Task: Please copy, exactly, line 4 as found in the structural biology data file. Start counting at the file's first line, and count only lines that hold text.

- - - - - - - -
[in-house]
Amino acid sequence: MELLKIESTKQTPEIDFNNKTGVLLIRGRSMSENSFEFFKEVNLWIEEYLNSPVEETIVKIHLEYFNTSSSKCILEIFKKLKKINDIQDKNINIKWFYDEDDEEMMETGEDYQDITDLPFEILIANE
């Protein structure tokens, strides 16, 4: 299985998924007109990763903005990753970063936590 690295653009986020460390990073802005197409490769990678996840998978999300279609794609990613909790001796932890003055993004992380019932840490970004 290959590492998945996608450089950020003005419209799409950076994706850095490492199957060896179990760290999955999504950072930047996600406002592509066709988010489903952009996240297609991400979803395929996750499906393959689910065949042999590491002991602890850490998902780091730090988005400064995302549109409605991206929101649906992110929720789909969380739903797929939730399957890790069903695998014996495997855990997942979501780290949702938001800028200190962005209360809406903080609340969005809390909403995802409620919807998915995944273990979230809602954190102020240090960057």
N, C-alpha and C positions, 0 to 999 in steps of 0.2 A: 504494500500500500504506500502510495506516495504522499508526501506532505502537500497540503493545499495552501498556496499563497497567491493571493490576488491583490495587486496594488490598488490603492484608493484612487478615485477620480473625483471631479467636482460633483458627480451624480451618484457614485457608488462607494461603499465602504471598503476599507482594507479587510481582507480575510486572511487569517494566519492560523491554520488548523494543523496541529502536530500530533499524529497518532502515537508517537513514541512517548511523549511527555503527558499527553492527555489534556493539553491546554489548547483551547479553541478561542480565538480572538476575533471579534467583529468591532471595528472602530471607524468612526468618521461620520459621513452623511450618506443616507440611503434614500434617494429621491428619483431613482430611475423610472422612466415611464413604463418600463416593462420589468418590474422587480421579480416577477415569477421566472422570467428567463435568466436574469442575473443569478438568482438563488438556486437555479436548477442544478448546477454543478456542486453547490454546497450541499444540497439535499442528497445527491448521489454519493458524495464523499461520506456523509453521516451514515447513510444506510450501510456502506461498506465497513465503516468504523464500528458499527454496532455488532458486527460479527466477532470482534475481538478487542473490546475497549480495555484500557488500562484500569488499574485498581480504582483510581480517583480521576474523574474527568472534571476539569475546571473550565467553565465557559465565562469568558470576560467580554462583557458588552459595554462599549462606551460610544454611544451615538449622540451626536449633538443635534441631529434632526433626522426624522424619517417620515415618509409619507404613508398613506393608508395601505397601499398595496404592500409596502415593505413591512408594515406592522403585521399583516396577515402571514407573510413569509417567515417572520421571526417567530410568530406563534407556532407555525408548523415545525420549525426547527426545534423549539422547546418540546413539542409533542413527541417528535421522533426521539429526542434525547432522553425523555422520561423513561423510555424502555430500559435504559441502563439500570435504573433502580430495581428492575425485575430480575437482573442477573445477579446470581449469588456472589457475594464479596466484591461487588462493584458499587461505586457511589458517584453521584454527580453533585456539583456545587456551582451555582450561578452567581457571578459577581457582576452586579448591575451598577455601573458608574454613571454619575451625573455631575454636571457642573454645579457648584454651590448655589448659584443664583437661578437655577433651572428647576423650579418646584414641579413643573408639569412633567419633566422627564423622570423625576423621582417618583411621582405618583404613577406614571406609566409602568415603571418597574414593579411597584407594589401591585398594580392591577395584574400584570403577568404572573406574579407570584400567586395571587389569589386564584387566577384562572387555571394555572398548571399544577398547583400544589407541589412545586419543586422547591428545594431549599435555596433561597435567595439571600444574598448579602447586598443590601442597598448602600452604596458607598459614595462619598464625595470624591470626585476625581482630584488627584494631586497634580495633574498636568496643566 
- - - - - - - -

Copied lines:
N, C-alpha and C positions, 0 to 999 in steps of 0.2 A: 504494500500500500504506500502510495506516495504522499508526501506532505502537500497540503493545499495552501498556496499563497497567491493571493490576488491583490495587486496594488490598488490603492484608493484612487478615485477620480473625483471631479467636482460633483458627480451624480451618484457614485457608488462607494461603499465602504471598503476599507482594507479587510481582507480575510486572511487569517494566519492560523491554520488548523494543523496541529502536530500530533499524529497518532502515537508517537513514541512517548511523549511527555503527558499527553492527555489534556493539553491546554489548547483551547479553541478561542480565538480572538476575533471579534467583529468591532471595528472602530471607524468612526468618521461620520459621513452623511450618506443616507440611503434614500434617494429621491428619483431613482430611475423610472422612466415611464413604463418600463416593462420589468418590474422587480421579480416577477415569477421566472422570467428567463435568466436574469442575473443569478438568482438563488438556486437555479436548477442544478448546477454543478456542486453547490454546497450541499444540497439535499442528497445527491448521489454519493458524495464523499461520506456523509453521516451514515447513510444506510450501510456502506461498506465497513465503516468504523464500528458499527454496532455488532458486527460479527466477532470482534475481538478487542473490546475497549480495555484500557488500562484500569488499574485498581480504582483510581480517583480521576474523574474527568472534571476539569475546571473550565467553565465557559465565562469568558470576560467580554462583557458588552459595554462599549462606551460610544454611544451615538449622540451626536449633538443635534441631529434632526433626522426624522424619517417620515415618509409619507404613508398613506393608508395601505397601499398595496404592500409596502415593505413591512408594515406592522403585521399583516396577515402571514407573510413569509417567515417572520421571526417567530410568530406563534407556532407555525408548523415545525420549525426547527426545534423549539422547546418540546413539542409533542413527541417528535421522533426521539429526542434525547432522553425523555422520561423513561423510555424502555430500559435504559441502563439500570435504573433502580430495581428492575425485575430480575437482573442477573445477579446470581449469588456472589457475594464479596466484591461487588462493584458499587461505586457511589458517584453521584454527580453533585456539583456545587456551582451555582450561578452567581457571578459577581457582576452586579448591575451598577455601573458608574454613571454619575451625573455631575454636571457642573454645579457648584454651590448655589448659584443664583437661578437655577433651572428647576423650579418646584414641579413643573408639569412633567419633566422627564423622570423625576423621582417618583411621582405618583404613577406614571406609566409602568415603571418597574414593579411597584407594589401591585398594580392591577395584574400584570403577568404572573406574579407570584400567586395571587389569589386564584387566577384562572387555571394555572398548571399544577398547583400544589407541589412545586419543586422547591428545594431549599435555596433561597435567595439571600444574598448579602447586598443590601442597598448602600452604596458607598459614595462619598464625595470624591470626585476625581482630584488627584494631586497634580495633574498636568496643566 